Time management is one of those concepts that many leaders agree is important but fewer put into practice. One reason is that leaders are so busy being busy they don’t make time to think about what’s important.

Maximum productivity is a critical leadership function that requires careful use of the only non-renewable resource under a leader’s control: time.

Money, people, equipment, and tools are all resources that can be replenished. Once time is gone, it’s gone. There’s no getting it back.

The most effective leaders also seem to the best at time management.

3 Steps for Maximizing Productivity


Each morning ask yourself this question: What’s the one most important thing I need to do today?

Your one most important thing could be related to any one of the 7 slices of life covered in Focused Action for BIG Results… financial, family, work, health, personal development, community service, or recreation.

Every action you take throughout the day should support your achievement of that one most important thing.

If your one most important thing is to have dinner with your family, every action you take should help ensure you get out of work on time so you can achieve your most important thing.


Obviously, you have many other things you need to do each day besides the one most important thing. In order to clear your head and maintain focus, do a brain dump and list all your to-do’s on a piece of paper or use an app.

Trying to keep all your to-do’s in your head is a recipe for stress and fatigue. You can’t really give any other task your full attention when you’re trying to keep track of all the tasks you need to do throughout the day.

Get it out of your head and onto paper to give yourself peace of mind.


Give each task on your list a priority ranking – high, medium, low.

High priority items are both urgent and important. These could include tasks that are due today, client crises, or employee issues that must not be delayed. Nope, you can’t put off that difficult conversation with your problem employee.

Medium tasks are necessary but not urgent. Think of your normal daily activities… coaching, recognition, and tracking productivity to name a few.

Low priority items are things that don’t add value to the bottom line. Some meetings, some phone calls, some conversations.

Work on the high priority items first.

Create Good Habits

Good time management comes down to creating good habits. Get in the habit of checking in with yourself frequently throughout the day and asking yourself this question: Is what I’m doing right now helping me achieve my long-term goals?

The truth is that achieving long-term goals isn’t always easy. It requires consistent action even when you don’t feel like it. Check out the method Jerry Seinfeld used to hone his skills and become a successful comedian.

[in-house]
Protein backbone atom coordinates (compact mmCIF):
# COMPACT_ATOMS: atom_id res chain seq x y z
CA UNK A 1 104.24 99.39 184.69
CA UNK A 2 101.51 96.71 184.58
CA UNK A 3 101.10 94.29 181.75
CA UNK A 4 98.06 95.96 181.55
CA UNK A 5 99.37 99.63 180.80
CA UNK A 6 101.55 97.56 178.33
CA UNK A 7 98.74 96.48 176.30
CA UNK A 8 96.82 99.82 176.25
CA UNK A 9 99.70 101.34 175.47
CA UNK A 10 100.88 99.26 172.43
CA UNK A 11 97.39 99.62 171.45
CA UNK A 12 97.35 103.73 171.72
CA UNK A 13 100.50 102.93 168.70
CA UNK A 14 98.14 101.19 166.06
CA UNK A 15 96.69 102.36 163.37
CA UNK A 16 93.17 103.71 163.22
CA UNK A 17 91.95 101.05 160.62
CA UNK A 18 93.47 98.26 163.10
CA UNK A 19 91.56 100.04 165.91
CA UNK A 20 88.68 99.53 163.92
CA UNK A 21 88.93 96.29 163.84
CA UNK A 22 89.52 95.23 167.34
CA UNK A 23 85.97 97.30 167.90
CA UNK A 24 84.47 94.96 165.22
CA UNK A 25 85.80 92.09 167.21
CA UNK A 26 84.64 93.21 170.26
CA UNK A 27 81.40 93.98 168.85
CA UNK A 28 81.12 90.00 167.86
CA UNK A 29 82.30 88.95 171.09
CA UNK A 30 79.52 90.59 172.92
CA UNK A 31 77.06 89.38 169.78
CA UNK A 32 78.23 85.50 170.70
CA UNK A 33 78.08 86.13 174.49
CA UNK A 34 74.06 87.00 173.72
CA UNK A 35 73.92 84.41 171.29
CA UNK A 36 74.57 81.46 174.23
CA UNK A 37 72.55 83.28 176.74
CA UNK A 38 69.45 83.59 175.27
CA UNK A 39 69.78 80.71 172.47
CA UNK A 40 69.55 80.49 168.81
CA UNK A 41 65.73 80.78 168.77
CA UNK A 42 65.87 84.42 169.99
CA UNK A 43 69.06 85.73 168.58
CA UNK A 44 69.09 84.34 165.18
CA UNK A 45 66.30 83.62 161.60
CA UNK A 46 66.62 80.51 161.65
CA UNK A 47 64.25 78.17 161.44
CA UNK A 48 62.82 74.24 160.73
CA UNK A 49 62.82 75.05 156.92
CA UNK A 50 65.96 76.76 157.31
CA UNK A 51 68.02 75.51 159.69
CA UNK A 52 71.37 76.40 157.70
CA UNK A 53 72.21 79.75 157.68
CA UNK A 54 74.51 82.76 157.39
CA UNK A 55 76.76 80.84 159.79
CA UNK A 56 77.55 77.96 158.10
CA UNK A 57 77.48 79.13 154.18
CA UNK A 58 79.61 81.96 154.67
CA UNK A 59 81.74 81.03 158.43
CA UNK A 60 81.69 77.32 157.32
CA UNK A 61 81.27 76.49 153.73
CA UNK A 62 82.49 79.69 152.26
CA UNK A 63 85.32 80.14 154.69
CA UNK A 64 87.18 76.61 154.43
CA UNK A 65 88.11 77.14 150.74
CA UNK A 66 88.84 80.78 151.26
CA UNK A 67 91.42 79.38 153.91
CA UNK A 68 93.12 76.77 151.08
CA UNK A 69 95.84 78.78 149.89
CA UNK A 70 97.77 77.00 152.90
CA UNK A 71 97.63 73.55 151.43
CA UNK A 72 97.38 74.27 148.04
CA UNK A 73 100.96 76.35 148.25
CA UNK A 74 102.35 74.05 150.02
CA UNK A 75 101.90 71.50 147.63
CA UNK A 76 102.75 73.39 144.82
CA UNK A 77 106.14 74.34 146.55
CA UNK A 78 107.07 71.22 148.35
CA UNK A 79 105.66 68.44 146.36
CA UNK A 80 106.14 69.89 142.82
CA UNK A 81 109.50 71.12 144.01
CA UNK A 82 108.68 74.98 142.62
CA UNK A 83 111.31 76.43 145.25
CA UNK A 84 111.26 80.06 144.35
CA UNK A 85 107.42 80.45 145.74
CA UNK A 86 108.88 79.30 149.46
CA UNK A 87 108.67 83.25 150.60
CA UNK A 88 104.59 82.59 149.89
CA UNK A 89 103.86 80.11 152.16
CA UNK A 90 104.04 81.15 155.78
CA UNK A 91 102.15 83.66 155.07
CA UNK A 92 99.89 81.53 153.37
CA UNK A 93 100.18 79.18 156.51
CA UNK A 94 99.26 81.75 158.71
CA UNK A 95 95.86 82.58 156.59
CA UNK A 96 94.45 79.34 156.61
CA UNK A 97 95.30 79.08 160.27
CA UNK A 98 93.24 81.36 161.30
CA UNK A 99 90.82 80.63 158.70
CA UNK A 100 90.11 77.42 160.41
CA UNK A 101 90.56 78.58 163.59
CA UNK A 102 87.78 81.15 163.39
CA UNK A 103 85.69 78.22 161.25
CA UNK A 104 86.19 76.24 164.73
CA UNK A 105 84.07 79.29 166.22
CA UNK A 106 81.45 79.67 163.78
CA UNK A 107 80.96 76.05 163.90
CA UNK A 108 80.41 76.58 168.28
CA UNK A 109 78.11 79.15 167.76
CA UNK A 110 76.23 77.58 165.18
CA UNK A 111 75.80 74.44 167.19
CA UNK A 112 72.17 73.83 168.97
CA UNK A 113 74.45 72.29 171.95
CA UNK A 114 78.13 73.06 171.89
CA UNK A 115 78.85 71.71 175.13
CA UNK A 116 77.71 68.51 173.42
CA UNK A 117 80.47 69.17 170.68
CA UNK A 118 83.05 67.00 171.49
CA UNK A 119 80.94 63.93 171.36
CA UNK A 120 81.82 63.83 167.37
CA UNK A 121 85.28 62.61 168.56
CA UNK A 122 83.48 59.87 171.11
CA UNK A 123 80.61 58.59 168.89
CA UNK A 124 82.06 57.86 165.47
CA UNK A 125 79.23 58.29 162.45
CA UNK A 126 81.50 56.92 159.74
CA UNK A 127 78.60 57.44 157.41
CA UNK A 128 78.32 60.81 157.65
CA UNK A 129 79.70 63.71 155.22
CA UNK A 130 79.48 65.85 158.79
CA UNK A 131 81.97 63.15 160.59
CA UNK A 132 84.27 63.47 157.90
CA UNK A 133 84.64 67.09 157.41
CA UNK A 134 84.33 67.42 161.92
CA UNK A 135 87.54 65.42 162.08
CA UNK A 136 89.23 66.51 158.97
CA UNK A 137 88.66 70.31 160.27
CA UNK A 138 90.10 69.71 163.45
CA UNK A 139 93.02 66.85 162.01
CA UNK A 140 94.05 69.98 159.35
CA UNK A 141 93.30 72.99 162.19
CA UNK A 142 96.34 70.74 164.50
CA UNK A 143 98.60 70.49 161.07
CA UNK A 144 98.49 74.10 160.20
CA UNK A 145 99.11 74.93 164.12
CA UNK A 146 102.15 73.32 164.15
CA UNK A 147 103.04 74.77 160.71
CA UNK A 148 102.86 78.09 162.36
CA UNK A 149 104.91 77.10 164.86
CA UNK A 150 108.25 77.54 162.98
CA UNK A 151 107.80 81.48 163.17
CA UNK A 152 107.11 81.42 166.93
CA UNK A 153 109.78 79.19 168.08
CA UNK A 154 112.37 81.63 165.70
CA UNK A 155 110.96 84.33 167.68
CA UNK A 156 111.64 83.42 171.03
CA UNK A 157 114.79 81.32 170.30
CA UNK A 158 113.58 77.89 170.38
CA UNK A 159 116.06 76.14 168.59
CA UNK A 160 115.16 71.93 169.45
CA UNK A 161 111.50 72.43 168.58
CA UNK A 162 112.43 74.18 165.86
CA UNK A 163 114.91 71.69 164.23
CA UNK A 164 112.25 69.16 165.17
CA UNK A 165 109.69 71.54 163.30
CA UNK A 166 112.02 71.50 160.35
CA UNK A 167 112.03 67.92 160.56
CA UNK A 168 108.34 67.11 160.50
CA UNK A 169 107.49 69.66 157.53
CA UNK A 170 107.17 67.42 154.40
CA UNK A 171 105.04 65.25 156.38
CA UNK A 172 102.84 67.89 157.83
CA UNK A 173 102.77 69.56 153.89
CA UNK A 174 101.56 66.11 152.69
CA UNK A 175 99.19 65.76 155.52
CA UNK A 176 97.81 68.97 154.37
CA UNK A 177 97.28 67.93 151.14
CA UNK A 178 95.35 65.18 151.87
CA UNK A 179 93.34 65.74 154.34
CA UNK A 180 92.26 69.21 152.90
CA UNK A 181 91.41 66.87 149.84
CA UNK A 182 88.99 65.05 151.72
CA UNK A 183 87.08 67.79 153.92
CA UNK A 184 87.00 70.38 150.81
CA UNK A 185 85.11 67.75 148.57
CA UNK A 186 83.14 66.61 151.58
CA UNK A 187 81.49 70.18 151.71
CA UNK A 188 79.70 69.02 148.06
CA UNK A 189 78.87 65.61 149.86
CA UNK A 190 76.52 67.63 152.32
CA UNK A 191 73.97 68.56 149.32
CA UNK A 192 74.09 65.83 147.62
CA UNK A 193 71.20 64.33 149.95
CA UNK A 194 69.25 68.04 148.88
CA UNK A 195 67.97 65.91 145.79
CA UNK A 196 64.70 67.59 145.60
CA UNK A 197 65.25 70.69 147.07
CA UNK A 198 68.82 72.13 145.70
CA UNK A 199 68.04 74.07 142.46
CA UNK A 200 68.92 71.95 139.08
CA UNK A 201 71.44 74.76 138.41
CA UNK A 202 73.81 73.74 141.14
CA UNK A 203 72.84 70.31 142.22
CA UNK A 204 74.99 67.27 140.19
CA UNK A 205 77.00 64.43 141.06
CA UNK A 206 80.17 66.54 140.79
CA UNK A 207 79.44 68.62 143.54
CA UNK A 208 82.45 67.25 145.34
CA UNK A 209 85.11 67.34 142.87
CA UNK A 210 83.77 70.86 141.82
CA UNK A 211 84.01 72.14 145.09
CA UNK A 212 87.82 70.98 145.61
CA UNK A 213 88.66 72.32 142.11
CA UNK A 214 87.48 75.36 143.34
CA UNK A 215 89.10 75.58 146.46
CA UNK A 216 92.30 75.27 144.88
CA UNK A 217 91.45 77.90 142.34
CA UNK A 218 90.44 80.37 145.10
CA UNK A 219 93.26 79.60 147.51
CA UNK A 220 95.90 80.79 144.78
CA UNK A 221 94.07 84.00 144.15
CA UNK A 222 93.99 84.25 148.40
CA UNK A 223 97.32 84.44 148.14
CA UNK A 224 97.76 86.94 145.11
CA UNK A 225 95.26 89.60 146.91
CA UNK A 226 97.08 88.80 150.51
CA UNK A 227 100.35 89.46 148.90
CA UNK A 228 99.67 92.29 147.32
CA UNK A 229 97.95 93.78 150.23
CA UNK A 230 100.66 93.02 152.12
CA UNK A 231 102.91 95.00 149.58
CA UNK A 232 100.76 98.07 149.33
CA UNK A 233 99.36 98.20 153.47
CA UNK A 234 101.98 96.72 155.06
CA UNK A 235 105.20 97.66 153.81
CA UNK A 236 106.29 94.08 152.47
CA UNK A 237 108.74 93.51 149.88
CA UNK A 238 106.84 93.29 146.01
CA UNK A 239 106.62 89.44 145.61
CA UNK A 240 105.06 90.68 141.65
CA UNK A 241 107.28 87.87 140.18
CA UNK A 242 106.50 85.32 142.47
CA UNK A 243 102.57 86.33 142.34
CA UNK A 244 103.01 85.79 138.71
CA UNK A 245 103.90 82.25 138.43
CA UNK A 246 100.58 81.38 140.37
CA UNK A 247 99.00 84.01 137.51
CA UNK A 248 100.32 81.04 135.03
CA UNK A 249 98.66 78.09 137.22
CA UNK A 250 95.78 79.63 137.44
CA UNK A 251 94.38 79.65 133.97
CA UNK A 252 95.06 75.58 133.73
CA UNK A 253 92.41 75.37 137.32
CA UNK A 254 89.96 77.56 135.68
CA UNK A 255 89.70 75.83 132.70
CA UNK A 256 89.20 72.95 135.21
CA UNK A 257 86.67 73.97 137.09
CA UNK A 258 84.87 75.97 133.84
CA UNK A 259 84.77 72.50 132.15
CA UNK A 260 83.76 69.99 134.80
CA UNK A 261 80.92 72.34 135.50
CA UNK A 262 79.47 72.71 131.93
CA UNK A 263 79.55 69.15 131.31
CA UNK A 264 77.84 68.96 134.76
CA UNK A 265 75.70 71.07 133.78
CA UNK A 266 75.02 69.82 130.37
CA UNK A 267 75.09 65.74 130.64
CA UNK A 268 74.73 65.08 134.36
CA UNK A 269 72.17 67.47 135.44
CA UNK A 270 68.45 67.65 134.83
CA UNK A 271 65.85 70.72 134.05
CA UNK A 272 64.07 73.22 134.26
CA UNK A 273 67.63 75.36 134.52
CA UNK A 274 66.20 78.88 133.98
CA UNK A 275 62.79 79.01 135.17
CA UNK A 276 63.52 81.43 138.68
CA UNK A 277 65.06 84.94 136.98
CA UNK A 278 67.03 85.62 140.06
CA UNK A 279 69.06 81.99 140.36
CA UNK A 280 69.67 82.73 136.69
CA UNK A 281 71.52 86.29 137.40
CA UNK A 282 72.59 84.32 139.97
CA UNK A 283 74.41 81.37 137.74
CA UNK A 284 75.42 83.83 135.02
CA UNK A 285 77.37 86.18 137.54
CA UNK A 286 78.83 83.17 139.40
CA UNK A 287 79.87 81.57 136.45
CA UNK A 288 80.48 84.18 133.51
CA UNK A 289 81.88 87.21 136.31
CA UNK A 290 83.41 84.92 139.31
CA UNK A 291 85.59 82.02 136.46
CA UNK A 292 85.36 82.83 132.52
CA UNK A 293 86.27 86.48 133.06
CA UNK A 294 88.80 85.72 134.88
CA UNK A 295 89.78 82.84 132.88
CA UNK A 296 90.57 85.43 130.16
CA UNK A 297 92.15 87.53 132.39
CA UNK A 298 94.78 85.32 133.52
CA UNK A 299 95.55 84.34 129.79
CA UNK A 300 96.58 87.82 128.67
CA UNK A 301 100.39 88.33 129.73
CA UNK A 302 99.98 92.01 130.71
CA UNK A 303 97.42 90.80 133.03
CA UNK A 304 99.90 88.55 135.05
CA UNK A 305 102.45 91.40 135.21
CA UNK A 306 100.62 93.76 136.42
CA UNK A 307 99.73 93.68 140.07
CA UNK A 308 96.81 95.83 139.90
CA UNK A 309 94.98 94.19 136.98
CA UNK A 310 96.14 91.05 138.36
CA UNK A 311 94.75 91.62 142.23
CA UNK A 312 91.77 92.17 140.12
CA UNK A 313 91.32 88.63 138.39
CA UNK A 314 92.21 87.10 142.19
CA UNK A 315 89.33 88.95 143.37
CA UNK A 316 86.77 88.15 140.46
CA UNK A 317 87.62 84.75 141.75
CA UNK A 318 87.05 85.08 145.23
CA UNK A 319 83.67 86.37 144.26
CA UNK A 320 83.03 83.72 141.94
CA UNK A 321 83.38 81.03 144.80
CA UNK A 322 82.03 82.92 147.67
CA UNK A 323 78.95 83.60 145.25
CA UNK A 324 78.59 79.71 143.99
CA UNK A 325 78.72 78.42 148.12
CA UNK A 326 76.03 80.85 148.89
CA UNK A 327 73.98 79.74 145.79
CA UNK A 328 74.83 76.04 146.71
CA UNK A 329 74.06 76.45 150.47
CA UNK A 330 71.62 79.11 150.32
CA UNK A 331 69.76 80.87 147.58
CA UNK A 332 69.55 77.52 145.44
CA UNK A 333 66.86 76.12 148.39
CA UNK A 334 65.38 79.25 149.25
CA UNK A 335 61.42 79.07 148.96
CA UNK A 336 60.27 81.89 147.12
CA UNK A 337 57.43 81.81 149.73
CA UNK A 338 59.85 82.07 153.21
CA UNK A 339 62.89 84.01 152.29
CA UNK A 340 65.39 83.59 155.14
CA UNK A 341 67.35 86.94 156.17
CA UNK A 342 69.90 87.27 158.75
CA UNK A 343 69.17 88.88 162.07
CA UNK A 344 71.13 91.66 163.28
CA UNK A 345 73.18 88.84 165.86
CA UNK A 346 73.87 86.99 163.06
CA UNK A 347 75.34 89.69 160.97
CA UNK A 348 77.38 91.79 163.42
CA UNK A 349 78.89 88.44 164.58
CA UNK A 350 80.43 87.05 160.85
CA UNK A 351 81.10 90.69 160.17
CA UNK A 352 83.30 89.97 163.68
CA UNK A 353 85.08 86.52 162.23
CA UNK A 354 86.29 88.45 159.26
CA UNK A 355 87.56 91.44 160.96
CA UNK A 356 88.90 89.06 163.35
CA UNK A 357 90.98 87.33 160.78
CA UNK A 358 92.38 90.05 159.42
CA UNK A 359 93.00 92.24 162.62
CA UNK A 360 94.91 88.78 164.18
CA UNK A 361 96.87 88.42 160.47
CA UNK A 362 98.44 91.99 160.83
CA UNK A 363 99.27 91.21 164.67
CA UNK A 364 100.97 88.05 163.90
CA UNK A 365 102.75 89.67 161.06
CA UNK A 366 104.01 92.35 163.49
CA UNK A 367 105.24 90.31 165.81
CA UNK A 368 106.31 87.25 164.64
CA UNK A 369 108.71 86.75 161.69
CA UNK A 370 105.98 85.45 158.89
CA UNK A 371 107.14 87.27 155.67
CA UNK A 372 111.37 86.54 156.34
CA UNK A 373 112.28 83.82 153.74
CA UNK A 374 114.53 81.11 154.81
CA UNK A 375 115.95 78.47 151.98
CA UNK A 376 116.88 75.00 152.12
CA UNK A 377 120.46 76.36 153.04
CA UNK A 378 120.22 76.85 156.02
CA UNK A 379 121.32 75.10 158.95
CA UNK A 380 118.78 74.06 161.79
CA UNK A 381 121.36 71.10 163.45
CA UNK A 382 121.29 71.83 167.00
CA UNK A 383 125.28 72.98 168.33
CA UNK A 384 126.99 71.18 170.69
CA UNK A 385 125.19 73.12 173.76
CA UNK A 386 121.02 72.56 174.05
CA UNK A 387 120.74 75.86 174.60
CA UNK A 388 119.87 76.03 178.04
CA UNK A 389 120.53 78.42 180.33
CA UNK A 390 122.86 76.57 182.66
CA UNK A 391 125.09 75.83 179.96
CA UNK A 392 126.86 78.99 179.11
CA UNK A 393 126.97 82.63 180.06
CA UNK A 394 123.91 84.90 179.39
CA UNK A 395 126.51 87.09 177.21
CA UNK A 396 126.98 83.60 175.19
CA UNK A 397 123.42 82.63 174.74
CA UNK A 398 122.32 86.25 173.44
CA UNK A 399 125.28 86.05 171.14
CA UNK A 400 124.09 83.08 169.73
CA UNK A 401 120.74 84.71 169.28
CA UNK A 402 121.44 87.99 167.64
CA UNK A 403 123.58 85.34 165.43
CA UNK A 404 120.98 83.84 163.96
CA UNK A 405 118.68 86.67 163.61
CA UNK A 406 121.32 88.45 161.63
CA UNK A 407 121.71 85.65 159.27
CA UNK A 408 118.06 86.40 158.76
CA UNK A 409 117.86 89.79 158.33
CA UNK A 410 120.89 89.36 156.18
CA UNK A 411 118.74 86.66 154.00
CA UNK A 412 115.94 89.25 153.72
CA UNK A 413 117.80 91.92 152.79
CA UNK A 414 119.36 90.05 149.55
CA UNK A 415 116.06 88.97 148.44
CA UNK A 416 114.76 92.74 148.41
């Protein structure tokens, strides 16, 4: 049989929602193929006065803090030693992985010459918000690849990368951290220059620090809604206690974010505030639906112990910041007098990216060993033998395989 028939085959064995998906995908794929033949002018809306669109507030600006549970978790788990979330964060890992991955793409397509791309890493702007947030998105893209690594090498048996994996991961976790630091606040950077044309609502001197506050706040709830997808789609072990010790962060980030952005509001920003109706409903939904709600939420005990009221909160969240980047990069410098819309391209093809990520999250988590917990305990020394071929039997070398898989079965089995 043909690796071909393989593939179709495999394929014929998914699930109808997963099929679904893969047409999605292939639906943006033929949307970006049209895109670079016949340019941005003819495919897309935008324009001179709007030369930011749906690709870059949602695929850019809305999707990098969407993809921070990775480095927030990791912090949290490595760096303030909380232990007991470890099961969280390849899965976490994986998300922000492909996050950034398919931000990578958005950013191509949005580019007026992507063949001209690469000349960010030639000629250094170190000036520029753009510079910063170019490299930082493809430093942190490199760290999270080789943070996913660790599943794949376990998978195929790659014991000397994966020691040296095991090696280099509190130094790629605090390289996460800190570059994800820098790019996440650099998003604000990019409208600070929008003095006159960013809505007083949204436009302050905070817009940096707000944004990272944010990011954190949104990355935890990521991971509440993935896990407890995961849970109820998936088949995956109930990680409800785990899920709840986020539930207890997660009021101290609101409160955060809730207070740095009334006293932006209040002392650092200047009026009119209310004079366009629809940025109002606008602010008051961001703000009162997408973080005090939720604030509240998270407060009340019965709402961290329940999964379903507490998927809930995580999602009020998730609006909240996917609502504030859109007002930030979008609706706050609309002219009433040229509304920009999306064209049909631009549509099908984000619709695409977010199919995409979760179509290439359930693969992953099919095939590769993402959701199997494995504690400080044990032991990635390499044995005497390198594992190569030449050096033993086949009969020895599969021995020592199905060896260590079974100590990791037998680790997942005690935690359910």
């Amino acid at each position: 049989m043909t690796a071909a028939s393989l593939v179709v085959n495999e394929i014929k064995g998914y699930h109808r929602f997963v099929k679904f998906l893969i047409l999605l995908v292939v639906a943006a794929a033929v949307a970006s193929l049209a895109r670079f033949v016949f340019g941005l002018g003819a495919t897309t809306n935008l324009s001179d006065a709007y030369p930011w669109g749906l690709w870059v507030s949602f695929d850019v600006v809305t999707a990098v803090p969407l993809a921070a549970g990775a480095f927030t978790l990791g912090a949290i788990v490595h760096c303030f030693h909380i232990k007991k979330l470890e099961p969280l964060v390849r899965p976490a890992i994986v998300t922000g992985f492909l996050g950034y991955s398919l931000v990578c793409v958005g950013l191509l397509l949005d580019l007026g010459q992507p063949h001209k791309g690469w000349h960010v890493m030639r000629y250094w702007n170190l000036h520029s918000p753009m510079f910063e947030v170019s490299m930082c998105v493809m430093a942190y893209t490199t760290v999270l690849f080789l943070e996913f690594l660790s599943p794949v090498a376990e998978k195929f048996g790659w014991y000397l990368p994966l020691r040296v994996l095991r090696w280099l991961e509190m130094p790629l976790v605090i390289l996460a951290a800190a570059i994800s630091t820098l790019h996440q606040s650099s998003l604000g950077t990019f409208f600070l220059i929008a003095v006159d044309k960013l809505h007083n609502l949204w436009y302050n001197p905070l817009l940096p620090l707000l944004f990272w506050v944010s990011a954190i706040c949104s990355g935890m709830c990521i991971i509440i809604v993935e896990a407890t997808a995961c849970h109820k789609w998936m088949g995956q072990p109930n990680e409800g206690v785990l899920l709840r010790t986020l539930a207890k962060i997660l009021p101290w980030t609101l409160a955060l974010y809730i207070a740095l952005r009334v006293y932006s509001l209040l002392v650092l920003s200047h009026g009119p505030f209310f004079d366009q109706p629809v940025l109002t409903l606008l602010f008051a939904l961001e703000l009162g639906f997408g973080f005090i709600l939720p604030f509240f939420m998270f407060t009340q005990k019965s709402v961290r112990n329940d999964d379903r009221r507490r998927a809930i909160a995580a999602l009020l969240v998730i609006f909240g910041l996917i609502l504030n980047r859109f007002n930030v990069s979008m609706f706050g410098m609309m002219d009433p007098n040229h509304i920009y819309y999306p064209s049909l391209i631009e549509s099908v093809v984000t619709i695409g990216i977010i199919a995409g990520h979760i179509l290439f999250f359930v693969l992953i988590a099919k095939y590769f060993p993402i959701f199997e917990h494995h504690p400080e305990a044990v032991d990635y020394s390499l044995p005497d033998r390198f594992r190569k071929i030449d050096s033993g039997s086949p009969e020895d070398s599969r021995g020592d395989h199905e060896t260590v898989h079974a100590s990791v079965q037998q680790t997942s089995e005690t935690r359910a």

The Seinfeld Method

There’s a story about a new comedian who asked Jerry Seinfeld for some career advice. Seinfeld shared the secret to his success. He said that to be a better comic he had to write better jokes and in order to create better jokes he had to write every day.

To track his progress, he hung a large year-at-a-glance calendar on his wall and marked a big red X on the calendar every day that he wrote jokes. With each X, he created a chain of X’s that grew day after day. He said the secret to his success was to not break the chain. He knew that if he invested time each day in the mundane task of creating better jokes he would eventually become a better comic. That’s exactly what happened.

The Most Underused Productivity Tip

Leaders should do the tasks only they should do and delegate the rest.

What tasks should a leader focus on? Tasks that:

  • Improve quality
  • Increase productivity
  • Maximize efficiency

The only tasks that are off-limits for delegation are: discipline, recognition, and performance feedback. Everything else is on the table.

The first step to delegation is to identify the task. Start by making a list of all the tasks you do on a daily basis. The easiest way to do this is to carry a notepad around for a few days and jot down the tasks as you’re doing them.

delegation guide

Once you have your list, honestly review it to see which tasks you absolutely must do and which ones you can delegate to others. Get Communicate Like a Boss: Everyday Leadership Skills That Produce Real Results to learn the rest of the steps to successful delegation and use the Select | Direct | Connect delegation guides for the best results.

Mastering the art of time management isn’t easy but by practicing a few habits, it’s a skill that can be developed.

Liz Uram works with leaders to get better results through clear communication. Download the C.O.R.E. Feedback Formula to give conflict-free performance feedback.

Time Management Practices for Leaders